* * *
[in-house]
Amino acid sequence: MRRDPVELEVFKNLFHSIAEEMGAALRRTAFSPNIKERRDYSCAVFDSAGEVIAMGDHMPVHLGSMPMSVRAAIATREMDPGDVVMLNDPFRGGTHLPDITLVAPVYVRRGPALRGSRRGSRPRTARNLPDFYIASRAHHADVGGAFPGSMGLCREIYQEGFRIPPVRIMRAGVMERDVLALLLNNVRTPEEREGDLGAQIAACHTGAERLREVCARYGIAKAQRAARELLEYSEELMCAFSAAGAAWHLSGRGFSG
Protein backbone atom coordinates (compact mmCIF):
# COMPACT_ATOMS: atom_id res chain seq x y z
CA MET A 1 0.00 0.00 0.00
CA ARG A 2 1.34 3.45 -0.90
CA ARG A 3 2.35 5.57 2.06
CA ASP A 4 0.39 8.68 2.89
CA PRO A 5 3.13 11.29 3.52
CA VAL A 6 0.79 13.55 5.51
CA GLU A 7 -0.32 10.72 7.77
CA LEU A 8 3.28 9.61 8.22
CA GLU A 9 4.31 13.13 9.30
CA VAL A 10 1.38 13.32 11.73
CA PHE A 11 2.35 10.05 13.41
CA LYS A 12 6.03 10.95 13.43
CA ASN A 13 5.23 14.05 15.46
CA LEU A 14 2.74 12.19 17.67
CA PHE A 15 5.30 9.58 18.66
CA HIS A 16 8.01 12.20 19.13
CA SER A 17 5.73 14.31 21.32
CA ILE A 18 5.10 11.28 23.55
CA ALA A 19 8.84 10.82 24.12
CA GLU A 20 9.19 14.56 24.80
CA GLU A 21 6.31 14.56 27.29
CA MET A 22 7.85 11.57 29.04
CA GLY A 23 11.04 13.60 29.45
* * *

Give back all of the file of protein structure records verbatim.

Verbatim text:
[in-house]
Amino acid sequence: MRRDPVELEVFKNLFHSIAEEMGAALRRTAFSPNIKERRDYSCAVFDSAGEVIAMGDHMPVHLGSMPMSVRAAIATREMDPGDVVMLNDPFRGGTHLPDITLVAPVYVRRGPALRGSRRGSRPRTARNLPDFYIASRAHHADVGGAFPGSMGLCREIYQEGFRIPPVRIMRAGVMERDVLALLLNNVRTPEEREGDLGAQIAACHTGAERLREVCARYGIAKAQRAARELLEYSEELMCAFSAAGAAWHLSGRGFSG
Protein backbone atom coordinates (compact mmCIF):
# COMPACT_ATOMS: atom_id res chain seq x y z
CA MET A 1 0.00 0.00 0.00
CA ARG A 2 1.34 3.45 -0.90
CA ARG A 3 2.35 5.57 2.06
CA ASP A 4 0.39 8.68 2.89
CA PRO A 5 3.13 11.29 3.52
CA VAL A 6 0.79 13.55 5.51
CA GLU A 7 -0.32 10.72 7.77
CA LEU A 8 3.28 9.61 8.22
CA GLU A 9 4.31 13.13 9.30
CA VAL A 10 1.38 13.32 11.73
CA PHE A 11 2.35 10.05 13.41
CA LYS A 12 6.03 10.95 13.43
CA ASN A 13 5.23 14.05 15.46
CA LEU A 14 2.74 12.19 17.67
CA PHE A 15 5.30 9.58 18.66
CA HIS A 16 8.01 12.20 19.13
CA SER A 17 5.73 14.31 21.32
CA ILE A 18 5.10 11.28 23.55
CA ALA A 19 8.84 10.82 24.12
CA GLU A 20 9.19 14.56 24.80
CA GLU A 21 6.31 14.56 27.29
CA MET A 22 7.85 11.57 29.04
CA GLY A 23 11.04 13.60 29.45